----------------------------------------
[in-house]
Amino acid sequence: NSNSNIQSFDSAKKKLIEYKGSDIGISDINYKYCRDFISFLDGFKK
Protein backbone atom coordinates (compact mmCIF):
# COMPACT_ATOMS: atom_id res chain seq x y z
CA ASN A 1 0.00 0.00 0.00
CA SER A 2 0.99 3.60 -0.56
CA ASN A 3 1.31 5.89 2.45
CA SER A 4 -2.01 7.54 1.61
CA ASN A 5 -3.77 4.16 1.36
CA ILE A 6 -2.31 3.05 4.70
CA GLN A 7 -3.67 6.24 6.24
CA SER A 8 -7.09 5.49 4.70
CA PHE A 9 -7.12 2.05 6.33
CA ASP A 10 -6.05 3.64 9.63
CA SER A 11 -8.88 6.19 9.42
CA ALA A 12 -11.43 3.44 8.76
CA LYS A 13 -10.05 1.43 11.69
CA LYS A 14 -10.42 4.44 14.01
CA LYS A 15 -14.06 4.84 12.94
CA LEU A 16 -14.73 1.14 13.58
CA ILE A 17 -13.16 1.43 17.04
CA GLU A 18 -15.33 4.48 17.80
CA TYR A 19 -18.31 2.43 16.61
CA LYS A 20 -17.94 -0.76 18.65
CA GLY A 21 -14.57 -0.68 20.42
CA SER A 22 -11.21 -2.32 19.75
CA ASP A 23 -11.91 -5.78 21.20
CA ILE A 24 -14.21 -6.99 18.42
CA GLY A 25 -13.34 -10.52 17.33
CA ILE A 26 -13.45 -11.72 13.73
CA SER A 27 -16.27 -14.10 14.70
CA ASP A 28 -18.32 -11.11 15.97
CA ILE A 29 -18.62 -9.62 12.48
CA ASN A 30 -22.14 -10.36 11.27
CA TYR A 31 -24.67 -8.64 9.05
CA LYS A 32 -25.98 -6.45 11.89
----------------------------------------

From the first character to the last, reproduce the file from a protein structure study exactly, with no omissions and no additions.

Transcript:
[in-house]
Amino acid sequence: NSNSNIQSFDSAKKKLIEYKGSDIGISDINYKYCRDFISFLDGFKK
Protein backbone atom coordinates (compact mmCIF):
# COMPACT_ATOMS: atom_id res chain seq x y z
CA ASN A 1 0.00 0.00 0.00
CA SER A 2 0.99 3.60 -0.56
CA ASN A 3 1.31 5.89 2.45
CA SER A 4 -2.01 7.54 1.61
CA ASN A 5 -3.77 4.16 1.36
CA ILE A 6 -2.31 3.05 4.70
CA GLN A 7 -3.67 6.24 6.24
CA SER A 8 -7.09 5.49 4.70
CA PHE A 9 -7.12 2.05 6.33
CA ASP A 10 -6.05 3.64 9.63
CA SER A 11 -8.88 6.19 9.42
CA ALA A 12 -11.43 3.44 8.76
CA LYS A 13 -10.05 1.43 11.69
CA LYS A 14 -10.42 4.44 14.01
CA LYS A 15 -14.06 4.84 12.94
CA LEU A 16 -14.73 1.14 13.58
CA ILE A 17 -13.16 1.43 17.04
CA GLU A 18 -15.33 4.48 17.80
CA TYR A 19 -18.31 2.43 16.61
CA LYS A 20 -17.94 -0.76 18.65
CA GLY A 21 -14.57 -0.68 20.42
CA SER A 22 -11.21 -2.32 19.75
CA ASP A 23 -11.91 -5.78 21.20
CA ILE A 24 -14.21 -6.99 18.42
CA GLY A 25 -13.34 -10.52 17.33
CA ILE A 26 -13.45 -11.72 13.73
CA SER A 27 -16.27 -14.10 14.70
CA ASP A 28 -18.32 -11.11 15.97
CA ILE A 29 -18.62 -9.62 12.48
CA ASN A 30 -22.14 -10.36 11.27
CA TYR A 31 -24.67 -8.64 9.05
CA LYS A 32 -25.98 -6.45 11.89